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Ngam and Toyana lament poor state of cricket facilites in the townships

08 June 2020 - 12:57 By Tiisetso Malepa
A file photo of the Soweto Cricket Oval ground staff walking the perimeter fence during the warm up match between New Zealand and Gauteng. Soweto-born cricket coach Geofferey Toyana said the ground has not been improved since he stopped playing in 2008.
A file photo of the Soweto Cricket Oval ground staff walking the perimeter fence during the warm up match between New Zealand and Gauteng. Soweto-born cricket coach Geofferey Toyana said the ground has not been improved since he stopped playing in 2008.
Image: Nick Laham/Getty Images

Former Proteas bowler Mfuneko Ngam and former Lions coach Geoffery Toyana have bemoaned the lack of transformation and the poor state of cricket facilities in the townships.

Toyana‚ who has won four trophies in his five seasons as the Lions head coach‚ said facilities in the townships have been neglected and are as appalling as they were when he retired in 2008.

Toyana‚ current head coach of the Northerns Senior Provincial side‚ and Ngam‚ the first black African Test cricketer to not have come from a former model C school‚ spoke in a frank interview with Cricket Fanatics Magazine this week.

“The main challenge that we have in every township in South Africa is something that breaks me‚” Toyana told the digital magazine.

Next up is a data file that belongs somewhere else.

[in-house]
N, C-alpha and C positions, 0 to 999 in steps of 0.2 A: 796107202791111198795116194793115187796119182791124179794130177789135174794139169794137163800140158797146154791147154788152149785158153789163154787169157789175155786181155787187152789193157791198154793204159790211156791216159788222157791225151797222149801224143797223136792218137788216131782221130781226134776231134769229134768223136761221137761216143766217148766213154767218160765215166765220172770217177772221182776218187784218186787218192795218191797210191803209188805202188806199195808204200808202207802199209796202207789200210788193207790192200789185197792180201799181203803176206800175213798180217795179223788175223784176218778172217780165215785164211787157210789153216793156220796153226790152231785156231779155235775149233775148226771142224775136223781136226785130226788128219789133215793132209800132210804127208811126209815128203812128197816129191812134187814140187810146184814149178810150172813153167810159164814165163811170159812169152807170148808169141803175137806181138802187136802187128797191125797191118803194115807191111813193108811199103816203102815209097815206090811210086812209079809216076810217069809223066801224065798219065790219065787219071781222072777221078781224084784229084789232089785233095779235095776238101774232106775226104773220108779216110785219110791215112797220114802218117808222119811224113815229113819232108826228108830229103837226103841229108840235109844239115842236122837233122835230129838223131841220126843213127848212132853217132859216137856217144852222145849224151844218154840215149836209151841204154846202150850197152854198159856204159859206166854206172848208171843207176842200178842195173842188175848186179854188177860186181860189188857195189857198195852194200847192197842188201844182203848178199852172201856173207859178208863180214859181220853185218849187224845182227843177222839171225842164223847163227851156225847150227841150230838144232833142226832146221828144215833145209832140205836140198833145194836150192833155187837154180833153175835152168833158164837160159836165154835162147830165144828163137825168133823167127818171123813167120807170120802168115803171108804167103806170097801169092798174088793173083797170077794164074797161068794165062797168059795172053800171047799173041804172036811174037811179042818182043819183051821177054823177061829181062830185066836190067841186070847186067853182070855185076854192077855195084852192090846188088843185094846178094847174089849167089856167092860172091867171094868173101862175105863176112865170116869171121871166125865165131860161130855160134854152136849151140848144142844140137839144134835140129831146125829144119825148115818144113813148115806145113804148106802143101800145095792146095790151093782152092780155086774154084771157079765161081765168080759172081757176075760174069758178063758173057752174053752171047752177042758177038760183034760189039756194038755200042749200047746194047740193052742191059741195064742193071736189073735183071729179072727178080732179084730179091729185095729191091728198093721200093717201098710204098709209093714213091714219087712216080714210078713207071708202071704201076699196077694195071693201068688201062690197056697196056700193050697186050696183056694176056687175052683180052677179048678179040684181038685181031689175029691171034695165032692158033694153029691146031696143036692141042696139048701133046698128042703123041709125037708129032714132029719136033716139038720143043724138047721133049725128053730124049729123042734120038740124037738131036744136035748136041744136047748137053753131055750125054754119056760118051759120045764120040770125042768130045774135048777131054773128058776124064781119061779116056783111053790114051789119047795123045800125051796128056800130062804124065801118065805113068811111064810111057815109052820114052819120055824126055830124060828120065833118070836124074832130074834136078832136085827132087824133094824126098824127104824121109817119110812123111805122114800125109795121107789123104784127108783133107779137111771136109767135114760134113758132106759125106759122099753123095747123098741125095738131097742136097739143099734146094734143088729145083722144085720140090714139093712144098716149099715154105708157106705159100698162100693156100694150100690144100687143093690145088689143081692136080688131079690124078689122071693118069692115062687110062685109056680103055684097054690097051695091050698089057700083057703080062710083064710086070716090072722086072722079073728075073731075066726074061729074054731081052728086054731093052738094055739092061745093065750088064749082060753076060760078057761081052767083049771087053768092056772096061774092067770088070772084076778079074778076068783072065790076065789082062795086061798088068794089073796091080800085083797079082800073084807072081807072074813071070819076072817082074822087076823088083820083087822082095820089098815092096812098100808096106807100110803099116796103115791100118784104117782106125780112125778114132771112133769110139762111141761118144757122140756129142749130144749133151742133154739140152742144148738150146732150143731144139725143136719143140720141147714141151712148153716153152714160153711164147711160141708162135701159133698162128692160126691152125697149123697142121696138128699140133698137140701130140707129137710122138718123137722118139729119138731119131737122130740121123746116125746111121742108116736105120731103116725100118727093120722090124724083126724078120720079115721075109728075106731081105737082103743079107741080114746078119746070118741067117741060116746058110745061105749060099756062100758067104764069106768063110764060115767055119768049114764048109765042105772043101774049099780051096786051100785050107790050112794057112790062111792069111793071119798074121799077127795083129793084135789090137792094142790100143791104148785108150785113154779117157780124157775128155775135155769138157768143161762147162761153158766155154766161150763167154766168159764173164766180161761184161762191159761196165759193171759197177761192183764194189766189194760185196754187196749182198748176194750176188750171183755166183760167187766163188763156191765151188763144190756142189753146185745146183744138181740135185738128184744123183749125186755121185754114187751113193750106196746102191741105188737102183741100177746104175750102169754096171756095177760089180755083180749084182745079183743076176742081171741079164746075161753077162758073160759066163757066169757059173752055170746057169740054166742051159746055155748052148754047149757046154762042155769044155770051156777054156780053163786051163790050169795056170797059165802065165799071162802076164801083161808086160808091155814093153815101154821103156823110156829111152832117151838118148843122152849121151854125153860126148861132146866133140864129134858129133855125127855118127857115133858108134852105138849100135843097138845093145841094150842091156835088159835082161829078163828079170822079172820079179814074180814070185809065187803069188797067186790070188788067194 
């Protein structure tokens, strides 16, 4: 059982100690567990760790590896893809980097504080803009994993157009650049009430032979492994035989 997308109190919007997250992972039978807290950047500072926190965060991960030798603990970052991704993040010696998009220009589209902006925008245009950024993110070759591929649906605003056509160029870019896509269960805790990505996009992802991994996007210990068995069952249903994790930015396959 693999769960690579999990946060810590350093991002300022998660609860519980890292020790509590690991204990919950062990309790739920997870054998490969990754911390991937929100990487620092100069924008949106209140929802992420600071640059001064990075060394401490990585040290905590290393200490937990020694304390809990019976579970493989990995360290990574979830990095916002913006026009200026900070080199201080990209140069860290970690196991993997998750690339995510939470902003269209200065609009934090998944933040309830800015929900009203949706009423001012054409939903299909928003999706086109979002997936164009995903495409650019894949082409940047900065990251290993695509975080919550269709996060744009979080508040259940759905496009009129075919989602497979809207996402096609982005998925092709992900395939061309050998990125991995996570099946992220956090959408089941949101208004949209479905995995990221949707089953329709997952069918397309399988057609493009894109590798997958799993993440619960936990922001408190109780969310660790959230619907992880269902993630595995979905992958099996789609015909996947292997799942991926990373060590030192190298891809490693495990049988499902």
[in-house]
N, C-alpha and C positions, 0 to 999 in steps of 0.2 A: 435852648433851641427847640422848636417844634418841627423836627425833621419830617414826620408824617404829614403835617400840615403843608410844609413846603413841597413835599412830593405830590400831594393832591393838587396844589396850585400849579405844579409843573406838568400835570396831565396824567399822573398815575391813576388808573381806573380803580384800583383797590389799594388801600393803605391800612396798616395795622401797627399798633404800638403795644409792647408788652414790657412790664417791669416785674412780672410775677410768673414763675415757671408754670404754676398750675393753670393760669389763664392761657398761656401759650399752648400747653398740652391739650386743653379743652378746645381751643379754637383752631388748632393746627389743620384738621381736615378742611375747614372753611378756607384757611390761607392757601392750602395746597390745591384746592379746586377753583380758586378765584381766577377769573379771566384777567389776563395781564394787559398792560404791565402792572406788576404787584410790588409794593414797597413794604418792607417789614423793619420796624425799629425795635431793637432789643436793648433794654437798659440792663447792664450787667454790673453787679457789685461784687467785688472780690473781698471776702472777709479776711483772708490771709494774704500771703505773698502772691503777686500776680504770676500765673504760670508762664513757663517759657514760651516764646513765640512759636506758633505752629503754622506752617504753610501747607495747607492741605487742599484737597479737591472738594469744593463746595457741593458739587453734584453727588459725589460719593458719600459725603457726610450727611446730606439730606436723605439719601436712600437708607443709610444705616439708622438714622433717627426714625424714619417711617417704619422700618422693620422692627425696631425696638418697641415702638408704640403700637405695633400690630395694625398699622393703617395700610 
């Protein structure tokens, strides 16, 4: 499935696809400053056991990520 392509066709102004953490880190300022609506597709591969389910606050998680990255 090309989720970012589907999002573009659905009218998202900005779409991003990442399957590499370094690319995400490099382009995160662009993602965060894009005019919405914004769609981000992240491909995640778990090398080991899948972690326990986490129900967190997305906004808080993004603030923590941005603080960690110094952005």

“I come from Soweto. It’s quite sad as we speak that the Soweto Cricket Oval has not improved since I last played.

"I mean‚ I was involved in Soweto Cricket in late 90s and early 2000s.

“For me to see that there’s no change and there’s no improvement in that facility and other facilities as well all over South Africa‚” said Toyana‚ the former Transvaal and Easterns man who played 71 List A and 84 first-class appearances during his career as a left-handed batsman.

“It will be a shock for me to see a black African kid coming from the township‚ without any private education‚ go play franchise cricket.”

Ngam‚ who made his Test debut for the Proteas as a 21-year-old against New Zealand in December 2000‚ also retired in 2008 like Toyana and has been coaching in the development ranks ever since.

Ngam agreed that transformation was being misunderstood by many and believes that black players need to be trusted that they too can do the job.

“For me‚ it was all about sitting them down and asking them what they want to achieve. From there you tell them what you’re expecting from them.

“Back in the day‚ guys were not trusted in those positions‚ especially black Africans. For me‚ it’s more about trust more than anything else.

“Trust is a big thing.”

For full interview go to Cricket Fanatics Magazine


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